Digital television (DTV) is a new television service representing the most significant development in television technology since the advent of color television in the 1950s. DTV can provide sharper pictures, a wider screen, CD-quality sound, better color rendition, and other new services currently being developed. A successful deployment of DTV requires: the development by content providers of compelling digital programming; the delivery of digital signals to consumers by broadcast television stations, as well as cable and satellite television systems; and the widespread purchase and adoption by consumers of digital television equipment. A key issue in the Congressional debate over the digital transition has been addressing the millions of American over-the-air households whose existing analog televisions will require converter boxes in order to receive digital signals when the analog signal is turned off. digital.library.unt.edu/ark:/67531/metacrs8025/
Digital Television: An Overview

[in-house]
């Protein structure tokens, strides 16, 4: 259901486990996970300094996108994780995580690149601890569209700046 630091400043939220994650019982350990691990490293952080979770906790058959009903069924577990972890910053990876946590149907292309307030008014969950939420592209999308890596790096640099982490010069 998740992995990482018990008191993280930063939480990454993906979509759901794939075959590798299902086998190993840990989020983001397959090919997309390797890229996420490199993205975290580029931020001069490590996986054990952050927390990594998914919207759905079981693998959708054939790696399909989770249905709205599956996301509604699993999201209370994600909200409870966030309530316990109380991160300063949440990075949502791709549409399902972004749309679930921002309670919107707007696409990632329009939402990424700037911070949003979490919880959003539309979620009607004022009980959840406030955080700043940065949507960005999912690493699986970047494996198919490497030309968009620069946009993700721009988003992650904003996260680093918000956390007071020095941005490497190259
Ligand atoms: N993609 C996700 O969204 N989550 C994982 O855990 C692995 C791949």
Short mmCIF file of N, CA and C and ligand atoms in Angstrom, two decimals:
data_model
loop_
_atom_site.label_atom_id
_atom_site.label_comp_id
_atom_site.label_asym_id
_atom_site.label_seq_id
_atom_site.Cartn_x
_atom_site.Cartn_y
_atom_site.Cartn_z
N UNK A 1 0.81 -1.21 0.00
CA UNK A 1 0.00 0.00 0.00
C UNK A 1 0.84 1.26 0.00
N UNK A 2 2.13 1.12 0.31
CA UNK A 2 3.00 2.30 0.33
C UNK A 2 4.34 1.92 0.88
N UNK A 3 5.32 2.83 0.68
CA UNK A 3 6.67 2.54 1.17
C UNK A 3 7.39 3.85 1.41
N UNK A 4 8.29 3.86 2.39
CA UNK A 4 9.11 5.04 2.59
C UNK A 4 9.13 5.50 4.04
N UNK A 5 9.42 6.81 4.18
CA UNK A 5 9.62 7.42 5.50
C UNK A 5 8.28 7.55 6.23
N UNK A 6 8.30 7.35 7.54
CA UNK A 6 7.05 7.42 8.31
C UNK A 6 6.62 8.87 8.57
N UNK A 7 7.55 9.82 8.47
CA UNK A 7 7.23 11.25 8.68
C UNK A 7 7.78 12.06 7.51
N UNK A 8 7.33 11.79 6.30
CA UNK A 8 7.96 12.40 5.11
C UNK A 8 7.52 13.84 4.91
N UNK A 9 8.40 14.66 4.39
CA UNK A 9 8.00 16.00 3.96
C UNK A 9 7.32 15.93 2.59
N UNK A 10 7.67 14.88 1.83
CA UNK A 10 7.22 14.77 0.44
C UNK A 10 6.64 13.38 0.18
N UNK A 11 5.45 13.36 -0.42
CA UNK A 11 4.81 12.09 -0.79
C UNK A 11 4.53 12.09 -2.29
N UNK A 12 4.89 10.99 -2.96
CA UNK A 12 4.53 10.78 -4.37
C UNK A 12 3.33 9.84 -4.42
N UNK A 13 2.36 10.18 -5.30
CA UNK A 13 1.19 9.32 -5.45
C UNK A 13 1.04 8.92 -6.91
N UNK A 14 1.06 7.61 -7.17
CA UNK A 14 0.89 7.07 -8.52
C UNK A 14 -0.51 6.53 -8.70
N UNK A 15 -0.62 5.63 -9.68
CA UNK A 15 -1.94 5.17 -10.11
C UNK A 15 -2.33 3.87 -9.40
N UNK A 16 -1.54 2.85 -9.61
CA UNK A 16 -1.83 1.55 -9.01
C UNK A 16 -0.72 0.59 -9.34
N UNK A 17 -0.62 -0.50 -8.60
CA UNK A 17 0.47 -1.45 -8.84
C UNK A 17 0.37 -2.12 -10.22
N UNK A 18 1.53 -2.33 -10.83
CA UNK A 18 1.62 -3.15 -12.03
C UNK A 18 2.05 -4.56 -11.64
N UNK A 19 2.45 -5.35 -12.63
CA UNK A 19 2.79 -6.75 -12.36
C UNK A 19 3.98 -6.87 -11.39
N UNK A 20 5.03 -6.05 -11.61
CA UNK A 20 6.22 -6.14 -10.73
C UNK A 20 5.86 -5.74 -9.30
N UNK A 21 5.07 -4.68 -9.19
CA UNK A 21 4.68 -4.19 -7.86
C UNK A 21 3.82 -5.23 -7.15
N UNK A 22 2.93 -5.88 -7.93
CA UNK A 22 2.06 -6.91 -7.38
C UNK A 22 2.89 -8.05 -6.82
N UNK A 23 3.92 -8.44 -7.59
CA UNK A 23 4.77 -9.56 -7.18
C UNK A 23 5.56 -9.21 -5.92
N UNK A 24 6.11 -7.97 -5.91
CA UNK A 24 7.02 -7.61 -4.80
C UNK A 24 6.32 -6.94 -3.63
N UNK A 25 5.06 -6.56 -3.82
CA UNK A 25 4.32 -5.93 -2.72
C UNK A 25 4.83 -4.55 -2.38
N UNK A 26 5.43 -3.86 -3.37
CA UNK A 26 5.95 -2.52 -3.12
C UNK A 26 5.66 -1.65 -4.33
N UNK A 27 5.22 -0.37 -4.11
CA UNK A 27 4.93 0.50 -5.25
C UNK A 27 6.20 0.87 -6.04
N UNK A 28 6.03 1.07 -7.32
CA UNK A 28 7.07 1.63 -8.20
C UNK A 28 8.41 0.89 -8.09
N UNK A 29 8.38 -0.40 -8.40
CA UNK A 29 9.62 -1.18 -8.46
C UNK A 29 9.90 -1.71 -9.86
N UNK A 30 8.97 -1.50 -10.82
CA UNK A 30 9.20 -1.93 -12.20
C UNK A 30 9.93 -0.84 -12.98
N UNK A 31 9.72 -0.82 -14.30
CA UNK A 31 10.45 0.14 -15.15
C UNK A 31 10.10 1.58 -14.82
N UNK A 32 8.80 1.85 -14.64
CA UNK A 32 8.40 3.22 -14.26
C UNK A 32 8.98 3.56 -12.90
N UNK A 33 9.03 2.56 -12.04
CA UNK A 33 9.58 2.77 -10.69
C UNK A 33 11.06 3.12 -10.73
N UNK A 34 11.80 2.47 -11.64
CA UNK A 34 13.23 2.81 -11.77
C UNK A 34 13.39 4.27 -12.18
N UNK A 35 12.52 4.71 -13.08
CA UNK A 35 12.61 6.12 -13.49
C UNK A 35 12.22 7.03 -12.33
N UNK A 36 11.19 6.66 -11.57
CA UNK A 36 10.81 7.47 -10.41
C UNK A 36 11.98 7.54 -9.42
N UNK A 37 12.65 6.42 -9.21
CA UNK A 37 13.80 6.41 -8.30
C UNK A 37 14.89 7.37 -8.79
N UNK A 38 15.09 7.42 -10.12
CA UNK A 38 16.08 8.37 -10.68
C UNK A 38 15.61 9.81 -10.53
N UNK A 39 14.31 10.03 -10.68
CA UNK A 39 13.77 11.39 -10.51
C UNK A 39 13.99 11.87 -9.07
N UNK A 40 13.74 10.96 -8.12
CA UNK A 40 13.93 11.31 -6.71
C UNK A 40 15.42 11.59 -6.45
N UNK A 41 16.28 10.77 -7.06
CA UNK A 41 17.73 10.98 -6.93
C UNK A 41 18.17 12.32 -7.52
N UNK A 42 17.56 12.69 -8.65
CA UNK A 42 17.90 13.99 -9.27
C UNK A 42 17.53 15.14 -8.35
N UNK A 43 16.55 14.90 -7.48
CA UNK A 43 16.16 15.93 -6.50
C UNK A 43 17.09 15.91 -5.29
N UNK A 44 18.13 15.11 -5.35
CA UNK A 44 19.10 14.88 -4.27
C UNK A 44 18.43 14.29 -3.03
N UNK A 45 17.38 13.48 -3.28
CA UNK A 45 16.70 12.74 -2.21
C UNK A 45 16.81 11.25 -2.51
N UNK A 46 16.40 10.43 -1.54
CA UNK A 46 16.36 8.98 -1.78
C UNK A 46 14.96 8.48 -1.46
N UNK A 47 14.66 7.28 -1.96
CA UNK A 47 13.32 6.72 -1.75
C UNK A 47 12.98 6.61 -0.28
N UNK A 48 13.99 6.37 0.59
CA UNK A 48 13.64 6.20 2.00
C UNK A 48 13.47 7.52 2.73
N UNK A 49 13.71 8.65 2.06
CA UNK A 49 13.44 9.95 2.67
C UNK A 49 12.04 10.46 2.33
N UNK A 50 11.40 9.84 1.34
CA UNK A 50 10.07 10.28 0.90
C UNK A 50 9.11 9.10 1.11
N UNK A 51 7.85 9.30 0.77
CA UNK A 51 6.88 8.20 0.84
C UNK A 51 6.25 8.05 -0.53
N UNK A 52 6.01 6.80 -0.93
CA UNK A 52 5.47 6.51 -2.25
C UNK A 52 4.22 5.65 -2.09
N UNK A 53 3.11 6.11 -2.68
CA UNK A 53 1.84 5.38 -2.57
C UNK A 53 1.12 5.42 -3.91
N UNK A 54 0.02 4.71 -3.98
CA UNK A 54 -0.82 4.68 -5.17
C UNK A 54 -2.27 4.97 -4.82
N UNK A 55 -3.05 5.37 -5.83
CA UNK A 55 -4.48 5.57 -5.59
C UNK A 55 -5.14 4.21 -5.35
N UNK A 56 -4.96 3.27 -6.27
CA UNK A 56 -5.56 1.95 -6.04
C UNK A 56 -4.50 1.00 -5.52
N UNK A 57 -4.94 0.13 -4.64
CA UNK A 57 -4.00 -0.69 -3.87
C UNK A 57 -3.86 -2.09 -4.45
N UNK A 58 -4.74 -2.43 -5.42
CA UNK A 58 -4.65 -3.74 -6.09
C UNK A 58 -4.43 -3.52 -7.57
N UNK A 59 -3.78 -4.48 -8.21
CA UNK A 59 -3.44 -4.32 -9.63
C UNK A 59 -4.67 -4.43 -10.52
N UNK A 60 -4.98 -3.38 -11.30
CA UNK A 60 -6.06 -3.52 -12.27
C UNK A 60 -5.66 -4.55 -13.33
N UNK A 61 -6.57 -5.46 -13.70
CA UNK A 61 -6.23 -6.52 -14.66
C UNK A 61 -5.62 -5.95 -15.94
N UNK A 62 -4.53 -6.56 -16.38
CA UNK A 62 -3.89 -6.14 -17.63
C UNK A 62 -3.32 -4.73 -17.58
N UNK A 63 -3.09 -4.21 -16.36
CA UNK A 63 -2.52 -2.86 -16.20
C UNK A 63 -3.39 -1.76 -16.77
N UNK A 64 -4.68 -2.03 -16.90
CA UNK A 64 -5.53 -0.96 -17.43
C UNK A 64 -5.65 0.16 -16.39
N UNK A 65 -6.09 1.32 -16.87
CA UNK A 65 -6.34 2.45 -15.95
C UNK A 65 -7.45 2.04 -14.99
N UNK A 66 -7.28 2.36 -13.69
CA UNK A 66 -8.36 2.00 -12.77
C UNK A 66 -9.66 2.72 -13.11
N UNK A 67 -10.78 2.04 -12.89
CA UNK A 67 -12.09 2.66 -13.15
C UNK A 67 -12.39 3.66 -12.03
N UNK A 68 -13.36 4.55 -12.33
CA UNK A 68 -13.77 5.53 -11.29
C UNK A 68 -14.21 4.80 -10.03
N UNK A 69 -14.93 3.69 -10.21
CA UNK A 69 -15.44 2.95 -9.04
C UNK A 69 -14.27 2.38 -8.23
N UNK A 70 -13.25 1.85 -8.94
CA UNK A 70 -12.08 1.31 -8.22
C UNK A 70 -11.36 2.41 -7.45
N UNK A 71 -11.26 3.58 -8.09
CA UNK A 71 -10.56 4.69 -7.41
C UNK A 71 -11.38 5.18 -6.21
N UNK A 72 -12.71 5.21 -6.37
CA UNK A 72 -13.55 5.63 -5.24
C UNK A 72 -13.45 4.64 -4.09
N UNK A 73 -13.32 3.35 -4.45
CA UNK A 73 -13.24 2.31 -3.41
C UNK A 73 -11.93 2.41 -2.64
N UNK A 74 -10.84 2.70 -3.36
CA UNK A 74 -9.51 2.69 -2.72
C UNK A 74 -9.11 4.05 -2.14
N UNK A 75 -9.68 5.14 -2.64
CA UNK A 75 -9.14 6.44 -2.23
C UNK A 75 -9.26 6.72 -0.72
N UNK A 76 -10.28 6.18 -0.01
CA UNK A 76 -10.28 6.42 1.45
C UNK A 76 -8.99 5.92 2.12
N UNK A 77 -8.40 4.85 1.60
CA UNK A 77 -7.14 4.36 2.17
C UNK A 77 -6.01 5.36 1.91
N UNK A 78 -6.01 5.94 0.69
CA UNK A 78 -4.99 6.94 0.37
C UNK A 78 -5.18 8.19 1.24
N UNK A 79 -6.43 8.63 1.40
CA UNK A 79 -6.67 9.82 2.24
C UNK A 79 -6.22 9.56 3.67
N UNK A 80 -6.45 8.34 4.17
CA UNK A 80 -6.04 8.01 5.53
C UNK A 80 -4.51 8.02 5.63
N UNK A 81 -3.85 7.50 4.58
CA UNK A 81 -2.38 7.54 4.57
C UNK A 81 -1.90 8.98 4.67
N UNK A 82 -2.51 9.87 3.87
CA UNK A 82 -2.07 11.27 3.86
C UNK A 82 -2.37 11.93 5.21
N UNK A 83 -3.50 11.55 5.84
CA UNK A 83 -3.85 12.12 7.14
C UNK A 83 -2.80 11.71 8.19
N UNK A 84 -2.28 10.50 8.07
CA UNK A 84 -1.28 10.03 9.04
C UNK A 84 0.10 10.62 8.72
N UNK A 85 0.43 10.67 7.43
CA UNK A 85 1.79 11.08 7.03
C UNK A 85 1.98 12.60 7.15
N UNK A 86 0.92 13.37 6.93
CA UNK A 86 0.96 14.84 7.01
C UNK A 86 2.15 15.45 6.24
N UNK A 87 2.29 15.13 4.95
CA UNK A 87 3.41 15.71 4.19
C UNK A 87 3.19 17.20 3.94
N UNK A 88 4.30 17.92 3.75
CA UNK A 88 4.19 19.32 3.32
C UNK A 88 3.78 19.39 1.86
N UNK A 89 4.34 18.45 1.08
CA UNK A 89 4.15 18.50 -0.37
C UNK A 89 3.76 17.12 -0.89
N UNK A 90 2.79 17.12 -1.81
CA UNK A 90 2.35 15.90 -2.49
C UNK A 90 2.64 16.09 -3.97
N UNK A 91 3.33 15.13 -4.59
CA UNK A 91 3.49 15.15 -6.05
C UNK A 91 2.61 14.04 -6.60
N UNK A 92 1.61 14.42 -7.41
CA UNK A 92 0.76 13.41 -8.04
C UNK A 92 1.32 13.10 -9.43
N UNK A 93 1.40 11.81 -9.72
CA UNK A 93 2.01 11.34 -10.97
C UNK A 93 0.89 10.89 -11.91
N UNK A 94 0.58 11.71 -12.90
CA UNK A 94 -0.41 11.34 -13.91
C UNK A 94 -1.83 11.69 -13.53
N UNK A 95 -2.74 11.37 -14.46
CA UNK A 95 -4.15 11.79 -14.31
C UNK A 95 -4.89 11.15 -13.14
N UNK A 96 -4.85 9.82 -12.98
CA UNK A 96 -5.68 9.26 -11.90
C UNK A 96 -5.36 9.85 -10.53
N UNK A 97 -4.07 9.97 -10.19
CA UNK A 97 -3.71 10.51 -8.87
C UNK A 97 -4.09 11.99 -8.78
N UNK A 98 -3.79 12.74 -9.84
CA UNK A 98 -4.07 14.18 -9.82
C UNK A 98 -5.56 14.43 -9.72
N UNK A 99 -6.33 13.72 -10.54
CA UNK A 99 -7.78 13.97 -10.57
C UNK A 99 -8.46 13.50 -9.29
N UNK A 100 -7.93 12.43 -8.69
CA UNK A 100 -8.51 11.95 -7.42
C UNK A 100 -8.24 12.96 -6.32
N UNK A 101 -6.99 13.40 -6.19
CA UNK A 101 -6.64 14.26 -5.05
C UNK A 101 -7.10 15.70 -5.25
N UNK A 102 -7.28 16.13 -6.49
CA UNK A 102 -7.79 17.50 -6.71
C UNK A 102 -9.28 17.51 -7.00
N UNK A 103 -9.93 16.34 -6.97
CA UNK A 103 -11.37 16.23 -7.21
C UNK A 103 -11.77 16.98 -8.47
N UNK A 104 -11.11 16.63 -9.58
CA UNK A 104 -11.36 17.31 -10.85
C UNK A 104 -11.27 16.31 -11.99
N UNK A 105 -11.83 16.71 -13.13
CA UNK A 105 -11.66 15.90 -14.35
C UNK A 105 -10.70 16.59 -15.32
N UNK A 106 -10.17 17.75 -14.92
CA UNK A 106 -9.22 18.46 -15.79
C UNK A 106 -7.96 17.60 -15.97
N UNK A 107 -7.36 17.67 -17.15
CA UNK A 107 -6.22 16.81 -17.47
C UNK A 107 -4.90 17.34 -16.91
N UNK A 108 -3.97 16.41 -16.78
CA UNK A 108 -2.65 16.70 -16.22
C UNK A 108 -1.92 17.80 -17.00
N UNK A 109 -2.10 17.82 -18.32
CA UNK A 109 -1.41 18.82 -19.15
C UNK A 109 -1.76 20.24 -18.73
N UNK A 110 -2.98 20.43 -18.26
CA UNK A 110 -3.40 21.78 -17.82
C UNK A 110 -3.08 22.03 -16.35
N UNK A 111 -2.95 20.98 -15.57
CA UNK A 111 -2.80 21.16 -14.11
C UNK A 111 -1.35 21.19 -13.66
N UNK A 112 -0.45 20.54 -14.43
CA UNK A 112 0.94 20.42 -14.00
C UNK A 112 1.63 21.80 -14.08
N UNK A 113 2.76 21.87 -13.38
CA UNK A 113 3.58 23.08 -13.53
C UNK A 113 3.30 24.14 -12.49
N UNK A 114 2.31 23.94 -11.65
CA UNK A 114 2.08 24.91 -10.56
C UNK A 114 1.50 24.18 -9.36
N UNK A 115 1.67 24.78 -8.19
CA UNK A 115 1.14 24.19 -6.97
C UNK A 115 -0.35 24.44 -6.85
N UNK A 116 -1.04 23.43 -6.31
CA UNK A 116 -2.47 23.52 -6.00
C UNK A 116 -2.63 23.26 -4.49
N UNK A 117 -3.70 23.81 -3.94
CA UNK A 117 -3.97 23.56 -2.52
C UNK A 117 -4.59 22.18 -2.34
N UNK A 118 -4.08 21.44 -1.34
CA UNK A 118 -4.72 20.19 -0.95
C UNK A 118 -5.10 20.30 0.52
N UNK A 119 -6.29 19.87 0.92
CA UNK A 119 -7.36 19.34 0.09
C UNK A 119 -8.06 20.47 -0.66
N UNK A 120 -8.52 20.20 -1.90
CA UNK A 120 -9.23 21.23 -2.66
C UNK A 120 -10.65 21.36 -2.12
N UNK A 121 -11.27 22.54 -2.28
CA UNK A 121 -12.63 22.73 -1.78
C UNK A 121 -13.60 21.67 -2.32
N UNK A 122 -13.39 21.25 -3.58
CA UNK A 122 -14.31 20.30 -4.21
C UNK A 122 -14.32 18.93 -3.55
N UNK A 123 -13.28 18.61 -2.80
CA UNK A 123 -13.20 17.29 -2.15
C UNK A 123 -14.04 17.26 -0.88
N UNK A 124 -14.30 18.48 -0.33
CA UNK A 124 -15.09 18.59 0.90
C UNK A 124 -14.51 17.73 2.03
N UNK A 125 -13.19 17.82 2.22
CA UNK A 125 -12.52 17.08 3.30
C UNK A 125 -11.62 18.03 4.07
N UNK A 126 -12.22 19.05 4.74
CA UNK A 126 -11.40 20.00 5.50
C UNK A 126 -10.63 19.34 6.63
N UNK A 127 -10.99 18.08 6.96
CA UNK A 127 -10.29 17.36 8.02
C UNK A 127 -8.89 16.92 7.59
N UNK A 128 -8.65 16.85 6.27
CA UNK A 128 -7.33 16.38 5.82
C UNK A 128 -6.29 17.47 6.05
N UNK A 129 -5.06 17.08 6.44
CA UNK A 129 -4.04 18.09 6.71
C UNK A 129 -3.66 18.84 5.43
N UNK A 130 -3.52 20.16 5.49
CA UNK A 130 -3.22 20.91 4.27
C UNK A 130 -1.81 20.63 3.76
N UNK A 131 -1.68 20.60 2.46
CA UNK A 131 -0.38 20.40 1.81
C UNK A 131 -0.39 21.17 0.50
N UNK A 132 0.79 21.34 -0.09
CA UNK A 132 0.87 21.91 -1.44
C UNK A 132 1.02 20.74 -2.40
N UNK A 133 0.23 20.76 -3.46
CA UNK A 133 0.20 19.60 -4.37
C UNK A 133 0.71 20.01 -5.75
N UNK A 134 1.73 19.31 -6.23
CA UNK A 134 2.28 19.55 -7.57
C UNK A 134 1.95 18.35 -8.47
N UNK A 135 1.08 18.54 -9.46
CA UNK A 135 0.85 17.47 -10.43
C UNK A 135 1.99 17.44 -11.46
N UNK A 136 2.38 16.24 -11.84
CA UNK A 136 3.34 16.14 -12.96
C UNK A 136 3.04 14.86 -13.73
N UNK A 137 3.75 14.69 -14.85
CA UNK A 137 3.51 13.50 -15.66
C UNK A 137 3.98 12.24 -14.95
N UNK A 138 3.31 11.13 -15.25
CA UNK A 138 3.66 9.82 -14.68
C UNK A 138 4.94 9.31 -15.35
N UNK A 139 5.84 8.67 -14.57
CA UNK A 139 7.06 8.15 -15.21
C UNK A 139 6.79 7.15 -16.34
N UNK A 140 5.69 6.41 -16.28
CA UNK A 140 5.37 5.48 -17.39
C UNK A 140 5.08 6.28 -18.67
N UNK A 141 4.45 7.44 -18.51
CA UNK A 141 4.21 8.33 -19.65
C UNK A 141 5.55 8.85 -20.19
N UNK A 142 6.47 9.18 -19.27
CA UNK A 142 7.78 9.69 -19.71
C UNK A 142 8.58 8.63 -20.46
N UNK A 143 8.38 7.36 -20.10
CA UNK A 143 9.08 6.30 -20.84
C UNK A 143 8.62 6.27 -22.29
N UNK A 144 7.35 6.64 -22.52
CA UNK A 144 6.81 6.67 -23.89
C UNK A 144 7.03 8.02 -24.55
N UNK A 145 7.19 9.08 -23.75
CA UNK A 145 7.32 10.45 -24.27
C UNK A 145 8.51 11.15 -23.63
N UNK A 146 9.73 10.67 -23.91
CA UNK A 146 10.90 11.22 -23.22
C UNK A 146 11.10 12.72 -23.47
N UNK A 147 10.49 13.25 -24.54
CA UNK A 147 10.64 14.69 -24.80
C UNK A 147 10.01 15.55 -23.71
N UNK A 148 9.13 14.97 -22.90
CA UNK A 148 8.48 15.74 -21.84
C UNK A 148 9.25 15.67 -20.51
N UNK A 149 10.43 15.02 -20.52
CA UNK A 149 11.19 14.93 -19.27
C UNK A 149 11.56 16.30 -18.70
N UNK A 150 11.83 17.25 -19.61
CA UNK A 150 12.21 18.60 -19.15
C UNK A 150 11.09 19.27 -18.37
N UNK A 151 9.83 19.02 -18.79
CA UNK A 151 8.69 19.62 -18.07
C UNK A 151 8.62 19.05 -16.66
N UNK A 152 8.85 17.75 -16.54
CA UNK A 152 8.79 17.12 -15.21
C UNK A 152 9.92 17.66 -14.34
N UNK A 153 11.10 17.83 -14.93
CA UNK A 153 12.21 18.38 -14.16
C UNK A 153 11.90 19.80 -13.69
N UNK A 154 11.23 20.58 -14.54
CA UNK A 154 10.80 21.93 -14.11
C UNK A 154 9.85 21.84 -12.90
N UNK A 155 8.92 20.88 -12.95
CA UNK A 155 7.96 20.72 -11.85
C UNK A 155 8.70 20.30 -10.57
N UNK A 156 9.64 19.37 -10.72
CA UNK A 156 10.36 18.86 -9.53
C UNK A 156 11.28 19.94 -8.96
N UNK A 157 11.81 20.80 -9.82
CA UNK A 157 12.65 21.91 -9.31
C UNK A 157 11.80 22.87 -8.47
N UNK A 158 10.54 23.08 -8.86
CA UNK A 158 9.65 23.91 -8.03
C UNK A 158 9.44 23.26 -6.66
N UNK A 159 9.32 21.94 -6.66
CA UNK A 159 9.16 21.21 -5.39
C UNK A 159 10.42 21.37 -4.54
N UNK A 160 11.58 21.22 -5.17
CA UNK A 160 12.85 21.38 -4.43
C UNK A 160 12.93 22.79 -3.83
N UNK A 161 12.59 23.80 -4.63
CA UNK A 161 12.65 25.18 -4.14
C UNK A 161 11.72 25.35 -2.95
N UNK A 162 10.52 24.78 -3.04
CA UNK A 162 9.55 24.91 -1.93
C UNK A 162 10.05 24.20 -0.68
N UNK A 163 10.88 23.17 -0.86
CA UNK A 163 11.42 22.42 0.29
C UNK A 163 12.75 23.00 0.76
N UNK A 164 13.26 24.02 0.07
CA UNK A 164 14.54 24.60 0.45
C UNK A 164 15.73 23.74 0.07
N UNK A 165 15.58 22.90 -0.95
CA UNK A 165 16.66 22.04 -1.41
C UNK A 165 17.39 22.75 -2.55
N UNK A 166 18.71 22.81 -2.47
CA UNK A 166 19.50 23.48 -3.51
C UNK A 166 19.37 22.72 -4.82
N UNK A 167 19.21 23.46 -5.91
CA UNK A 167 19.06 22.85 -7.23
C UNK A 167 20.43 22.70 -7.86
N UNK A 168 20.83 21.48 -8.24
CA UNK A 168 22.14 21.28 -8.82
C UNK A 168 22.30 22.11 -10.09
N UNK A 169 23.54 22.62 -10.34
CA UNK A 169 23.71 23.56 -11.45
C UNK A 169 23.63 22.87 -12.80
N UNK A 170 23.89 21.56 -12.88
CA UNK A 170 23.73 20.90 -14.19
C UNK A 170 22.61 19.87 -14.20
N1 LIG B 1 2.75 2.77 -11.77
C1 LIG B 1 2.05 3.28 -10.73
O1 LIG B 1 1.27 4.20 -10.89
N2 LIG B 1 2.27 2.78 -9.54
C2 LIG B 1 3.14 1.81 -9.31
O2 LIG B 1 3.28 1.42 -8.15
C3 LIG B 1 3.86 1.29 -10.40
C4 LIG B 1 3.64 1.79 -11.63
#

Digital television (DTV) is a new television service representing the most significant development in television technology since the advent of color television in the 1950s. DTV can provide sharper pictures, a wider screen, CD-quality sound, better color rendition, and other new services currently being developed. A successful deployment of DTV requires: the development by content providers of compelling digital programming; the delivery of digital signals to consumers by broadcast television stations, as well as cable and satellite television systems; and the widespread purchase and adoption by consumers of digital television equipment. A key issue in the Congressional debate over the digital transition has been addressing the millions of American over-the-air households whose existing analog televisions will require converter boxes in order to receive digital signals when the analog signal is turned off. digital.library.unt.edu/ark:/67531/metacrs8108/